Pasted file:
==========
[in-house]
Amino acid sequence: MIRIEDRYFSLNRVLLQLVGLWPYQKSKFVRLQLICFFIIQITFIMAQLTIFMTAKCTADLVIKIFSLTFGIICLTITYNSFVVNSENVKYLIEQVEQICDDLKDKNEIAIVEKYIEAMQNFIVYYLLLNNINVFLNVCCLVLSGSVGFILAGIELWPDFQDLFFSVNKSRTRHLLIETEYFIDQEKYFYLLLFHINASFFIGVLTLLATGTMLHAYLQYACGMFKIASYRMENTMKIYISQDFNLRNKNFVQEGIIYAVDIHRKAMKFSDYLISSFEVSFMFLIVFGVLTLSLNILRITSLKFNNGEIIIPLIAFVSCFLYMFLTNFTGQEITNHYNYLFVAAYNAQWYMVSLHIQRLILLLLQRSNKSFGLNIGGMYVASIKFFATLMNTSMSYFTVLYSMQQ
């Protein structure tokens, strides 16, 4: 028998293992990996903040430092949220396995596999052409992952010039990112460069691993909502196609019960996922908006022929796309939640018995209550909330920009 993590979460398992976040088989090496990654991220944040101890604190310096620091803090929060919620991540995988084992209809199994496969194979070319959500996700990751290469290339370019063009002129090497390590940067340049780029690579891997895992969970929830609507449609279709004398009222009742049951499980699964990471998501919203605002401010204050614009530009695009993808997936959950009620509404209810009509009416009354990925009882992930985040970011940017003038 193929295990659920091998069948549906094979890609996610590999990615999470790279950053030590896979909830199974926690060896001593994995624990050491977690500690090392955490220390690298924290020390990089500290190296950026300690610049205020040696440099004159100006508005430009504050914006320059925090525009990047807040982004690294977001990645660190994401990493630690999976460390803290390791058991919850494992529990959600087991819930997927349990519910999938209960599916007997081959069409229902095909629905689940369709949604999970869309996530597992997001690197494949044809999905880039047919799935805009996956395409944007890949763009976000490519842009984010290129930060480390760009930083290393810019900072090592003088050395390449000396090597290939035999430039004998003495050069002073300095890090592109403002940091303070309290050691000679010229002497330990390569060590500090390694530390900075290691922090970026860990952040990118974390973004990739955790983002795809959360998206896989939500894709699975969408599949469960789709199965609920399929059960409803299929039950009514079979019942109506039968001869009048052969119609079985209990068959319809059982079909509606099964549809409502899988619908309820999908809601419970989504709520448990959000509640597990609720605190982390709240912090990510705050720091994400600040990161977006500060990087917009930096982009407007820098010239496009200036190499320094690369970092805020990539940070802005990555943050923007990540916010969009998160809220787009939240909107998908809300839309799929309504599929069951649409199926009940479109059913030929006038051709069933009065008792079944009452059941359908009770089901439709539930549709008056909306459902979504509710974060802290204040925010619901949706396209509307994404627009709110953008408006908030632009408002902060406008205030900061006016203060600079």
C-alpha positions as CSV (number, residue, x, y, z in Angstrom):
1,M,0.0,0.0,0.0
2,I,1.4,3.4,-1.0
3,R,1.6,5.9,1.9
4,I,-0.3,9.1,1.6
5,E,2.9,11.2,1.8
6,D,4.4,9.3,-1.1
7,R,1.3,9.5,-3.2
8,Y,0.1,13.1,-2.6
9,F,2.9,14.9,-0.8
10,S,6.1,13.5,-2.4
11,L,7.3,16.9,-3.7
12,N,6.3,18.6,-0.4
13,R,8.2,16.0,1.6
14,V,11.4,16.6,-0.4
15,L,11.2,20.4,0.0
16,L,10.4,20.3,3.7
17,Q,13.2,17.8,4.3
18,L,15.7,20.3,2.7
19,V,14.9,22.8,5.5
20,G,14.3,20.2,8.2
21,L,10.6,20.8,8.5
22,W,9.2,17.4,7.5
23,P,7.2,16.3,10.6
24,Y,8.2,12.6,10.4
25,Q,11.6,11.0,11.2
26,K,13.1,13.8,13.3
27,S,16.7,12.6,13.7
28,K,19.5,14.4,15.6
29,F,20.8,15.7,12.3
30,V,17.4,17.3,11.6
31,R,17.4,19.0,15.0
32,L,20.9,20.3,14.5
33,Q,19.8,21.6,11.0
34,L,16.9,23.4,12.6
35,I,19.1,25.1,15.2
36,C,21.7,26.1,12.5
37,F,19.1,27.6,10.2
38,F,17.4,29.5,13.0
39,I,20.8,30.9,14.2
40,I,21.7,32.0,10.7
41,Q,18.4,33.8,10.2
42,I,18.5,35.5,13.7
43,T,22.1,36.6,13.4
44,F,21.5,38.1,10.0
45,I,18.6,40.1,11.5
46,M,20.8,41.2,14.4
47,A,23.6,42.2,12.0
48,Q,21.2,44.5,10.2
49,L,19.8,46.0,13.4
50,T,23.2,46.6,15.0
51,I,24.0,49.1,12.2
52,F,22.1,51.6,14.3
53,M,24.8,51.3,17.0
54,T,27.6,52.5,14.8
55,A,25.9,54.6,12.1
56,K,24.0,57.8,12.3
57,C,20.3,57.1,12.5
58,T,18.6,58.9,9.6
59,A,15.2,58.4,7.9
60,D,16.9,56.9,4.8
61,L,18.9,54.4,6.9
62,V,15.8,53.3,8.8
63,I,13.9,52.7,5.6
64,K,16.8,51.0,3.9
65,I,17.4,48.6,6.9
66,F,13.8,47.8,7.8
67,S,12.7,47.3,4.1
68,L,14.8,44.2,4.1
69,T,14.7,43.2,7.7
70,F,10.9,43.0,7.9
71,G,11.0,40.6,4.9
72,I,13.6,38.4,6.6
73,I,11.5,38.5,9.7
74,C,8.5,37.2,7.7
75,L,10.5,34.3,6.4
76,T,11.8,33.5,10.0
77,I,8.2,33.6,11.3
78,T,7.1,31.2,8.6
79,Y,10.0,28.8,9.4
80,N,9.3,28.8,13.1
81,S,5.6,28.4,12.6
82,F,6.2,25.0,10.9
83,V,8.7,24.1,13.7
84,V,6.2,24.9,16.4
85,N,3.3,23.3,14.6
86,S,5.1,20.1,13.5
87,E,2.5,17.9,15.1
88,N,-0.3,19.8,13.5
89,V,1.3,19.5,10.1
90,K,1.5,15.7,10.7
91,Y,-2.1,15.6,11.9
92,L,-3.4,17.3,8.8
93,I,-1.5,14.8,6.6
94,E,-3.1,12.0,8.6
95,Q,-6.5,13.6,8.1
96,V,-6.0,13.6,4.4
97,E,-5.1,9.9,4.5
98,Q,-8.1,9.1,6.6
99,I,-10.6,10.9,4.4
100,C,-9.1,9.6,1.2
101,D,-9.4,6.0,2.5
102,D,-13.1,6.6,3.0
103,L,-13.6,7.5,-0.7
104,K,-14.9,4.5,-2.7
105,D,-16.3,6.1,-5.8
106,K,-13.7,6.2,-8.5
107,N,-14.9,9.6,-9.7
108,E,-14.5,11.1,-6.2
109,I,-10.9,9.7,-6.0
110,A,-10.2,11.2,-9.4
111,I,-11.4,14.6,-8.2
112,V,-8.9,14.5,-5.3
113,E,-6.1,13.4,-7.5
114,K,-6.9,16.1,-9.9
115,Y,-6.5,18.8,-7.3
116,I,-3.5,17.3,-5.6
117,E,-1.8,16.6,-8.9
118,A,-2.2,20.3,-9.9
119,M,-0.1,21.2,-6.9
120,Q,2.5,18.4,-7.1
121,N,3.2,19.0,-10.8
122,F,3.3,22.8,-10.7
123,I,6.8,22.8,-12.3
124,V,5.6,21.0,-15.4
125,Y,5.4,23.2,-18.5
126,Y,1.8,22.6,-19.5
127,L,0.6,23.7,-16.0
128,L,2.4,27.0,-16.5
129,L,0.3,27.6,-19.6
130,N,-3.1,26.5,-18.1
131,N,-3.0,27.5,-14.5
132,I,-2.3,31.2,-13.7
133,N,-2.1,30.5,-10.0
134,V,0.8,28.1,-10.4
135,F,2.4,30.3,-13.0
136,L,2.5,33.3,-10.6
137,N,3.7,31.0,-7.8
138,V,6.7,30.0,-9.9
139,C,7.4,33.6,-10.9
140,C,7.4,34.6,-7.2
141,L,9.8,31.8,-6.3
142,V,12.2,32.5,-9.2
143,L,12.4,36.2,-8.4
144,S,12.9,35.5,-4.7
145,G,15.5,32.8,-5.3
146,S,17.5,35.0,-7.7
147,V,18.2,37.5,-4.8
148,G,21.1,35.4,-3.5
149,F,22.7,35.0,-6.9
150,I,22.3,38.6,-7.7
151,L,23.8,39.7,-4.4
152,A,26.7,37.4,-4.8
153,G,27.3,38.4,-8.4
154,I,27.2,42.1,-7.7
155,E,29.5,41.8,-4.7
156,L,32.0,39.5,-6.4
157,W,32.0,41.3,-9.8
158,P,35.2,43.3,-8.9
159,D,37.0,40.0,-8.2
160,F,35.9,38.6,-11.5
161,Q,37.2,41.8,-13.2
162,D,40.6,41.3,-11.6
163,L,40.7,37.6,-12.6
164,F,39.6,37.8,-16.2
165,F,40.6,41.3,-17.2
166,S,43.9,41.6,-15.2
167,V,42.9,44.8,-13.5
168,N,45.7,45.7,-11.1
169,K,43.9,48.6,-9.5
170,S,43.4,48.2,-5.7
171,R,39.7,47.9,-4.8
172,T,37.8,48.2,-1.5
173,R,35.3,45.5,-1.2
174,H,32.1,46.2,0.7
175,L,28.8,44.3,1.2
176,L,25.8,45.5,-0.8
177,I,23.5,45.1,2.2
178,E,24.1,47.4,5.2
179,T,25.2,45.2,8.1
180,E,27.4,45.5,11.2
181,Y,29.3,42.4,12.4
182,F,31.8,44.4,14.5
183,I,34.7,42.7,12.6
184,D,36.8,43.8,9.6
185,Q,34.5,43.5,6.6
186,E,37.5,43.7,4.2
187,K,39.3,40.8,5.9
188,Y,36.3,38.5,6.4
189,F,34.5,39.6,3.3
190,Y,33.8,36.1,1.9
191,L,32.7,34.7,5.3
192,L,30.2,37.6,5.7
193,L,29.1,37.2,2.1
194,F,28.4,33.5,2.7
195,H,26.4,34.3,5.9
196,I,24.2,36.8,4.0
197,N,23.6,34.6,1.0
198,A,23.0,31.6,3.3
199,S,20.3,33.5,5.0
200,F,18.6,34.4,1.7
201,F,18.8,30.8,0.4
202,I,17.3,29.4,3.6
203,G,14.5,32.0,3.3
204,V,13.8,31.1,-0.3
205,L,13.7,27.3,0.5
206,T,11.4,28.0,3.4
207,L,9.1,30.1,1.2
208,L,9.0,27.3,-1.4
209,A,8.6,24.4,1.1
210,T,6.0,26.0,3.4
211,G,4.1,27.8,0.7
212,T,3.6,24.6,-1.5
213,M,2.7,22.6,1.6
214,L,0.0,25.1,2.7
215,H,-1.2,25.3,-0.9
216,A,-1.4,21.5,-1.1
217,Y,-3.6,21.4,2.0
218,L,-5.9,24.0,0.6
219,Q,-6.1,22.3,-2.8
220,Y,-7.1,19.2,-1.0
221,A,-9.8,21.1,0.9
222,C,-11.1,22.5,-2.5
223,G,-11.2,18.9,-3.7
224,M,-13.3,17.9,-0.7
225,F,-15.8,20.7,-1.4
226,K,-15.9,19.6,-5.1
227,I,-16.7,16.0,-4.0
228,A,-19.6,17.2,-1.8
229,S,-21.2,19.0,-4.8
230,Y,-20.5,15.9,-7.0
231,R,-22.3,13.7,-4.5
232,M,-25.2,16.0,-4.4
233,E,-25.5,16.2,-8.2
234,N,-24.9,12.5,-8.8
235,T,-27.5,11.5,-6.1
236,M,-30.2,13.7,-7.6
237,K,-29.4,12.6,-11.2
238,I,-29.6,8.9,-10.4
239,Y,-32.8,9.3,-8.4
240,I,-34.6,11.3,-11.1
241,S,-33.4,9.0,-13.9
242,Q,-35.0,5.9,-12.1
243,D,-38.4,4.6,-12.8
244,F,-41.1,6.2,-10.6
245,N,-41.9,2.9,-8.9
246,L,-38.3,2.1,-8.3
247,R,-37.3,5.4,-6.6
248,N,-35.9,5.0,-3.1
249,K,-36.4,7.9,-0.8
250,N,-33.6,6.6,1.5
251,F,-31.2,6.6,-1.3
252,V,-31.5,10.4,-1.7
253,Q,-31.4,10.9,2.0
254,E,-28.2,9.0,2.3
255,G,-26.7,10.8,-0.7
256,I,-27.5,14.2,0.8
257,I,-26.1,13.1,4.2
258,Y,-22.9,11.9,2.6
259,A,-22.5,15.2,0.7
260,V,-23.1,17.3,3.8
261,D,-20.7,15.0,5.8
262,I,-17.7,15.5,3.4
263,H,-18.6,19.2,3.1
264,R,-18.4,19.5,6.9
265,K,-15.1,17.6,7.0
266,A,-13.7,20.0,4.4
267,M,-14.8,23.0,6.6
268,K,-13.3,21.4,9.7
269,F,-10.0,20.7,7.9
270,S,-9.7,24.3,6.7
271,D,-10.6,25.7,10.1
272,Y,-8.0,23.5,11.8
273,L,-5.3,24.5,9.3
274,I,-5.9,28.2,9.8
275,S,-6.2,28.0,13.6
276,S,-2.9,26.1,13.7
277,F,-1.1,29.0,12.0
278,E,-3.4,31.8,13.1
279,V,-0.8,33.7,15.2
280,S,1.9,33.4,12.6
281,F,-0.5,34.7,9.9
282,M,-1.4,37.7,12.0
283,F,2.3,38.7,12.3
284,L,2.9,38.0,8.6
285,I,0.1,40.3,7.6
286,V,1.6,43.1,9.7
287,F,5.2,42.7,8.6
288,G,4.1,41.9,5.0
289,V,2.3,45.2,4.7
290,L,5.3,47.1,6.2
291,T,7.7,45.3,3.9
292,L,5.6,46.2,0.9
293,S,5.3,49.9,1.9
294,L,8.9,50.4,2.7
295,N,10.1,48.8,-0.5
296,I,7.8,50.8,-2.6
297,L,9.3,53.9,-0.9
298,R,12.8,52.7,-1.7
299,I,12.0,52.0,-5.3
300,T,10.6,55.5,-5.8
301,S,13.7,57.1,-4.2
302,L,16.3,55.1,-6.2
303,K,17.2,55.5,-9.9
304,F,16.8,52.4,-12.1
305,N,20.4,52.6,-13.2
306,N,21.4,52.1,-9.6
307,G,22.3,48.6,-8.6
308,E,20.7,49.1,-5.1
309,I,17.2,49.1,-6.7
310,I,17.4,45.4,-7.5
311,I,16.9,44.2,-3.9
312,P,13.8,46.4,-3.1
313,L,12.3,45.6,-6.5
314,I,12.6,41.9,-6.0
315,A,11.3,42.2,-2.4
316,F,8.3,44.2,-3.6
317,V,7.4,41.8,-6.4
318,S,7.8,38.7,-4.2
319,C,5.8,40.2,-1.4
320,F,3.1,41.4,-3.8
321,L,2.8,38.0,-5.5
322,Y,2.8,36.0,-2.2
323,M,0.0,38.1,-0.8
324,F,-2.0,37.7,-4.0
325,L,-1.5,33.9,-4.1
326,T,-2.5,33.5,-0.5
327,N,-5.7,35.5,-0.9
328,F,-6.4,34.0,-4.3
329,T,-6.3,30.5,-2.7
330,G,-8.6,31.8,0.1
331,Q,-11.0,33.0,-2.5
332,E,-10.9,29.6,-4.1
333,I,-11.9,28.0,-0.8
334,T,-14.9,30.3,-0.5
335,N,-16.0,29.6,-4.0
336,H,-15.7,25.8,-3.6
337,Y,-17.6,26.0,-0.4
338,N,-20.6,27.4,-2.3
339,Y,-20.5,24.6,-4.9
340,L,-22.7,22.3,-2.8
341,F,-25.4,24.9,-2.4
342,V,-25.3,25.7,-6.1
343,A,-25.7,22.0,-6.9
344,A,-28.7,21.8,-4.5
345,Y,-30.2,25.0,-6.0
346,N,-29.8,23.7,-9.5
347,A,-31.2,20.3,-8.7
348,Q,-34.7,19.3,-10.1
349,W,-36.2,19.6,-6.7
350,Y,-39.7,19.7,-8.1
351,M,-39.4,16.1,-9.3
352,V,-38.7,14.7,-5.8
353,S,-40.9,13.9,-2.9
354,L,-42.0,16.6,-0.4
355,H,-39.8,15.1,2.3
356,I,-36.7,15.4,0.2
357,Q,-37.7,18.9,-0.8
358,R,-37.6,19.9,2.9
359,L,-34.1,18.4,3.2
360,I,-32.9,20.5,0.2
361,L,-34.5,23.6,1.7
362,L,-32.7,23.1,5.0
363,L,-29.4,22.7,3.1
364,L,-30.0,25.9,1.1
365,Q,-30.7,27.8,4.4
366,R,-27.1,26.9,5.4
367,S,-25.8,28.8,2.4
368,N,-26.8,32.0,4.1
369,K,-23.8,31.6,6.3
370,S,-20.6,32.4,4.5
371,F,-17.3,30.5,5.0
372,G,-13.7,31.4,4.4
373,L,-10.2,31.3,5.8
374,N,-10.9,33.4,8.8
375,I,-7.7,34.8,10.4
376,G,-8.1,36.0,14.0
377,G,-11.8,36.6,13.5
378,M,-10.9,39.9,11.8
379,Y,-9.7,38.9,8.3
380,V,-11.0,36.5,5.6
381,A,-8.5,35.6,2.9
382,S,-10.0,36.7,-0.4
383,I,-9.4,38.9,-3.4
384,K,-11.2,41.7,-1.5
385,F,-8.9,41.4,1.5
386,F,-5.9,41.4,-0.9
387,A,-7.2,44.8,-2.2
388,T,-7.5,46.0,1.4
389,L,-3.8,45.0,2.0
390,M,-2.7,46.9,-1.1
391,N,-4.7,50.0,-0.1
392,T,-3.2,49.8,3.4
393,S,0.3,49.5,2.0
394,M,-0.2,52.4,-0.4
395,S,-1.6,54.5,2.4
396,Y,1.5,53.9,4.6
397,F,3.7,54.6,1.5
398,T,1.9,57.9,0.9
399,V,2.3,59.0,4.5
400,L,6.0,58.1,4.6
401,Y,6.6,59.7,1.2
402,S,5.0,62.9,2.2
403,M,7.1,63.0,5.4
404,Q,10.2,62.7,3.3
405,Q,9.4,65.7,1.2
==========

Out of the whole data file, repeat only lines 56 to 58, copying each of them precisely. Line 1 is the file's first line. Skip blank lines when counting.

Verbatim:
52,F,22.1,51.6,14.3
53,M,24.8,51.3,17.0
54,T,27.6,52.5,14.8